Wednesday, February 5, 2003
Curfew Bill Goes Before Senate
By Kate Nash
Journal Capitol Bureau
SANTA FE Albuquerque Mayor Martin Chávez is making another push for a teen curfew.
Chávez, who lost a court battle with the curfew during his first mayoral term, said he's trying the idea again in an effort to protect teens.
"The intent is not to criminalize anybody," Chávez said this week.
To get the curfew, Chávez is counting on help from Sen. William Payne, R-Albuquerque.
Payne is sponsoring a bill (SB 179) that would allow New Mexico cities to adopt a curfew by amending the state Children's Code.
Cities such as Albuquerque would need such an amendment because District Court Judge Robert L. Thompson in 1997 said the state code overrides local law.
Civil-liberties advocates say the curfew proposal goes too far.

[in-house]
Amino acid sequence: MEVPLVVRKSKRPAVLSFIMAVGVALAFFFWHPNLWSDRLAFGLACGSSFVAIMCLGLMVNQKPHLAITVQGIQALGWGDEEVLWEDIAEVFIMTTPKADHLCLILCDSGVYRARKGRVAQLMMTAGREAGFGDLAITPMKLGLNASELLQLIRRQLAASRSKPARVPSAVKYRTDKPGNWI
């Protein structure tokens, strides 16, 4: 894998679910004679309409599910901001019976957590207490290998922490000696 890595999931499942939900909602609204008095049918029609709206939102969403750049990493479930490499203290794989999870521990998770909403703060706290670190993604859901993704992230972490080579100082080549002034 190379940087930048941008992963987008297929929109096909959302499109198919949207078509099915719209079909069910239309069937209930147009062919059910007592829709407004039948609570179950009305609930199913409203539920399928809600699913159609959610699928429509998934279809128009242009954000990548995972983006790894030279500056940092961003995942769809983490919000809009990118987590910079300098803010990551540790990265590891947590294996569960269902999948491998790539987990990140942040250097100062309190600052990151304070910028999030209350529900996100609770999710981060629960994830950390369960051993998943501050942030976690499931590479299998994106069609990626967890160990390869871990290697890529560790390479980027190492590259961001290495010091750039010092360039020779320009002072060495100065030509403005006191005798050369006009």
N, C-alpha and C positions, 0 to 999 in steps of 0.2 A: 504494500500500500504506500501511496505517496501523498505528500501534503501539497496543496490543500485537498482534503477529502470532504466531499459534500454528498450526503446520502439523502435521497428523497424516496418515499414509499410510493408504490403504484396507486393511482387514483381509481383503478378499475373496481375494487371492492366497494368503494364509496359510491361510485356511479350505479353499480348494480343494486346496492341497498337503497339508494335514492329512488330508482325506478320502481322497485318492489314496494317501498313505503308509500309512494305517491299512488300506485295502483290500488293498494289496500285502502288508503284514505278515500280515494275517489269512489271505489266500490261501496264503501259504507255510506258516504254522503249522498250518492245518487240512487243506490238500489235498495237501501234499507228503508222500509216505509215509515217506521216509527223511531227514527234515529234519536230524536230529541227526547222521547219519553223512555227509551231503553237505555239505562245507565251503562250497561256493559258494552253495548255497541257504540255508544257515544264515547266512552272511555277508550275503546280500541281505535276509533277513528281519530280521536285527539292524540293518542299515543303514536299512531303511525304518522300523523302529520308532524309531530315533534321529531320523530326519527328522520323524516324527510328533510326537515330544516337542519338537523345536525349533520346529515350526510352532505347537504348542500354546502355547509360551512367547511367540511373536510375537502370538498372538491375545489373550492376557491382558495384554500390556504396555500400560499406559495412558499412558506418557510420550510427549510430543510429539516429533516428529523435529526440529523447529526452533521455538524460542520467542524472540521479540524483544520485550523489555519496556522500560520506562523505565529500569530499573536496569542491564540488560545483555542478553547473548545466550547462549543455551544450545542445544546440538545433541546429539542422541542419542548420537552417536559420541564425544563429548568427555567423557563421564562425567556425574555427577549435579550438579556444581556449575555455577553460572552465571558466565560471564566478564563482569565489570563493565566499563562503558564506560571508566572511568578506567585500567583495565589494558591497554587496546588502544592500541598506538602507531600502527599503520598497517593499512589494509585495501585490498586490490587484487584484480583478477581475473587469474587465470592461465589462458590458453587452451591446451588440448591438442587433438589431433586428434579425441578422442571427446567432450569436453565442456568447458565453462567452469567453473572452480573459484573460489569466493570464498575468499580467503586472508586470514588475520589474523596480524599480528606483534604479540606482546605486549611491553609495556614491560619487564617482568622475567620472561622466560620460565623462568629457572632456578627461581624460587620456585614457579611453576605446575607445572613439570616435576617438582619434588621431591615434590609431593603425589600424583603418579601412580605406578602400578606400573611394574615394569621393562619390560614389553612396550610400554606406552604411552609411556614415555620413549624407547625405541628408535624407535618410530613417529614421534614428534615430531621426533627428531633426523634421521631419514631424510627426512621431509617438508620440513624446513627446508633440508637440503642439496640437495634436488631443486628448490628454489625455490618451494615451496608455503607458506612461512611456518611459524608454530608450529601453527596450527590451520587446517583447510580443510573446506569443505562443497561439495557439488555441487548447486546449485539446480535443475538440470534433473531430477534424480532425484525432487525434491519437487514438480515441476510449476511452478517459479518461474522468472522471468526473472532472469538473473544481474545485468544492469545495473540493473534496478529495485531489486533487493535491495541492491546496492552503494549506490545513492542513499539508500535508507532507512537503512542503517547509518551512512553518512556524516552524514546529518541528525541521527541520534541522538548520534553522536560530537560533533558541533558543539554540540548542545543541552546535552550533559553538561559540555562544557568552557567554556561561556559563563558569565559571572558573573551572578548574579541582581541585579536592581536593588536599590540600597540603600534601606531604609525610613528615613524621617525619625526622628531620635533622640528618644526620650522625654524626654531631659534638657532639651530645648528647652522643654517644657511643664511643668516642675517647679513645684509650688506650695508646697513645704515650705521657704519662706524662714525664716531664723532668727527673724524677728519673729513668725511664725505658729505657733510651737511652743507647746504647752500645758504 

"We don't think it should be a crime for youths if it isn't a crime for an adult to be out," said Diane Wood, a lobbyist for the American Civil Liberties Union.
"If a teen is out breaking into cars or assaulting someone, that's something," she said. "But I don't think being outside at certain times is a crime."
Curfews often have faced legal challenges.
The Washington state Supreme Court late last month struck down a curfew in Sumner, saying its wording was "unconstitutionally vague."
Chávez said he's hoping to avoid similar pitfalls.
If approved and signed by Gov. Bill Richardson, the Albuquerque City Council could set out the curfew hours and exemptions.
Other New Mexico cities would have the same option.